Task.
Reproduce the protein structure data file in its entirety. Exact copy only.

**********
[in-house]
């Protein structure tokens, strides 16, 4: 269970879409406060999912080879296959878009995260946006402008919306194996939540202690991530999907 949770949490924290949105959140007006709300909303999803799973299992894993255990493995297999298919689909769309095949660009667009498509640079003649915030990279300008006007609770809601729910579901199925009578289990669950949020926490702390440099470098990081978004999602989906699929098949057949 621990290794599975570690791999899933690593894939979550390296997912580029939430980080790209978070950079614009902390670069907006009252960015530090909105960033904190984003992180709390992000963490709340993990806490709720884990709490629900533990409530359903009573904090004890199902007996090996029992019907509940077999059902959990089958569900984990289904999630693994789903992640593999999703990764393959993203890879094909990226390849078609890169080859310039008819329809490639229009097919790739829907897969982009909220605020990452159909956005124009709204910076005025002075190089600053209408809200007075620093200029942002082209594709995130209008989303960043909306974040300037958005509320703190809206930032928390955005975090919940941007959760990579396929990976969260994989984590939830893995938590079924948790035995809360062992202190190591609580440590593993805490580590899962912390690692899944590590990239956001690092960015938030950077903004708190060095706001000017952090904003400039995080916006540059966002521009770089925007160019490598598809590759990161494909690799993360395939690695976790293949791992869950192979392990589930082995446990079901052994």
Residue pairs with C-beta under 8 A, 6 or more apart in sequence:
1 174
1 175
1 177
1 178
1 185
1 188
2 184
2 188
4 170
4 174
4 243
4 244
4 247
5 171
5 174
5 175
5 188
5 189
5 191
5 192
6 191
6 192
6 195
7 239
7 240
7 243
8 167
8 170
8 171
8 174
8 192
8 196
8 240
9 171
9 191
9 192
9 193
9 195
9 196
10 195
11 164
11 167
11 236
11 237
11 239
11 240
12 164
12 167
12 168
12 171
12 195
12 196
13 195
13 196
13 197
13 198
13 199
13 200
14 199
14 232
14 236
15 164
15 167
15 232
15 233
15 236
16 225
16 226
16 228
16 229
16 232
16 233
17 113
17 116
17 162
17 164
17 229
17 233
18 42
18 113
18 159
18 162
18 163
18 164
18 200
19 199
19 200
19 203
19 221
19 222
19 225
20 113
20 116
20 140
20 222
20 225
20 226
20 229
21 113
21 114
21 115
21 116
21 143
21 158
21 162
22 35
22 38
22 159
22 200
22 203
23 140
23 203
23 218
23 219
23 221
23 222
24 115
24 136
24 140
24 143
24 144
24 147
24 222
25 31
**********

[in-house]
């Protein structure tokens, strides 16, 4: 269970879409406060999912080879296959878009995260946006402008919306194996939540202690991530999907 949770949490924290949105959140007006709300909303999803799973299992894993255990493995297999298919689909769309095949660009667009498509640079003649915030990279300008006007609770809601729910579901199925009578289990669950949020926490702390440099470098990081978004999602989906699929098949057949 621990290794599975570690791999899933690593894939979550390296997912580029939430980080790209978070950079614009902390670069907006009252960015530090909105960033904190984003992180709390992000963490709340993990806490709720884990709490629900533990409530359903009573904090004890199902007996090996029992019907509940077999059902959990089958569900984990289904999630693994789903992640593999999703990764393959993203890879094909990226390849078609890169080859310039008819329809490639229009097919790739829907897969982009909220605020990452159909956005124009709204910076005025002075190089600053209408809200007075620093200029942002082209594709995130209008989303960043909306974040300037958005509320703190809206930032928390955005975090919940941007959760990579396929990976969260994989984590939830893995938590079924948790035995809360062992202190190591609580440590593993805490580590899962912390690692899944590590990239956001690092960015938030950077903004708190060095706001000017952090904003400039995080916006540059966002521009770089925007160019490598598809590759990161494909690799993360395939690695976790293949791992869950192979392990589930082995446990079901052994």
Residue pairs with C-beta under 8 A, 6 or more apart in sequence:
1 174
1 175
1 177
1 178
1 185
1 188
2 184
2 188
4 170
4 174
4 243
4 244
4 247
5 171
5 174
5 175
5 188
5 189
5 191
5 192
6 191
6 192
6 195
7 239
7 240
7 243
8 167
8 170
8 171
8 174
8 192
8 196
8 240
9 171
9 191
9 192
9 193
9 195
9 196
10 195
11 164
11 167
11 236
11 237
11 239
11 240
12 164
12 167
12 168
12 171
12 195
12 196
13 195
13 196
13 197
13 198
13 199
13 200
14 199
14 232
14 236
15 164
15 167
15 232
15 233
15 236
16 225
16 226
16 228
16 229
16 232
16 233
17 113
17 116
17 162
17 164
17 229
17 233
18 42
18 113
18 159
18 162
18 163
18 164
18 200
19 199
19 200
19 203
19 221
19 222
19 225
20 113
20 116
20 140
20 222
20 225
20 226
20 229
21 113
21 114
21 115
21 116
21 143
21 158
21 162
22 35
22 38
22 159
22 200
22 203
23 140
23 203
23 218
23 219
23 221
23 222
24 115
24 136
24 140
24 143
24 144
24 147
24 222
25 31